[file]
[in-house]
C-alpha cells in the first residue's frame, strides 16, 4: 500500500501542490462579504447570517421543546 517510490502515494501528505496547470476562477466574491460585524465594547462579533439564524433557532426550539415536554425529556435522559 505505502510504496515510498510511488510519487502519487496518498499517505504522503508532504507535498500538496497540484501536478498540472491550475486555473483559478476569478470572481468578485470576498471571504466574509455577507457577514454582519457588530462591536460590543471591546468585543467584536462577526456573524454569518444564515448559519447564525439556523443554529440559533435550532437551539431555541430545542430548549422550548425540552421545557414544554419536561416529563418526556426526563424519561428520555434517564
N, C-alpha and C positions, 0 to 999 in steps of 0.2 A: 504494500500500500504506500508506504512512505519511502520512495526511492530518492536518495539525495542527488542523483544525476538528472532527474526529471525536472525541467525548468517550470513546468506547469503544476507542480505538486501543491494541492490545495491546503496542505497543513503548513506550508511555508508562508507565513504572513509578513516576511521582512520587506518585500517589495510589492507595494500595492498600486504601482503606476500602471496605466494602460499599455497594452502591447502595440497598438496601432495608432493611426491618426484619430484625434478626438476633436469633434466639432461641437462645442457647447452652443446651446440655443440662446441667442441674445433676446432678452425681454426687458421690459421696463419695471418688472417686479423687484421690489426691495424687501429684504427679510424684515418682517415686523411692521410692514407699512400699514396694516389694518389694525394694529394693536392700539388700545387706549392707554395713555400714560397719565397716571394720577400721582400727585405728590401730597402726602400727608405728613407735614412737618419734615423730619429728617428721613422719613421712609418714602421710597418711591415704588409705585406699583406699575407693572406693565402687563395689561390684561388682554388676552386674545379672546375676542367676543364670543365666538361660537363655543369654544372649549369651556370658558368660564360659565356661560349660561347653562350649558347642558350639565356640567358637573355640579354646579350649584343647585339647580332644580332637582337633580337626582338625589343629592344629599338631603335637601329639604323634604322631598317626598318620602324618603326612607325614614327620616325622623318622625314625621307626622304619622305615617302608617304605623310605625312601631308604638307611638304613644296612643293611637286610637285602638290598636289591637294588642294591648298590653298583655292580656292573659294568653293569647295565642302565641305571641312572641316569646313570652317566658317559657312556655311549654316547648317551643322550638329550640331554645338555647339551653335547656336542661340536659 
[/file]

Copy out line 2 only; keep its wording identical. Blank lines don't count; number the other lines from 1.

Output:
C-alpha cells in the first residue's frame, strides 16, 4: 500500500501542490462579504447570517421543546 517510490502515494501528505496547470476562477466574491460585524465594547462579533439564524433557532426550539415536554425529556435522559 505505502510504496515510498510511488510519487502519487496518498499517505504522503508532504507535498500538496497540484501536478498540472491550475486555473483559478476569478470572481468578485470576498471571504466574509455577507457577514454582519457588530462591536460590543471591546468585543467584536462577526456573524454569518444564515448559519447564525439556523443554529440559533435550532437551539431555541430545542430548549422550548425540552421545557414544554419536561416529563418526556426526563424519561428520555434517564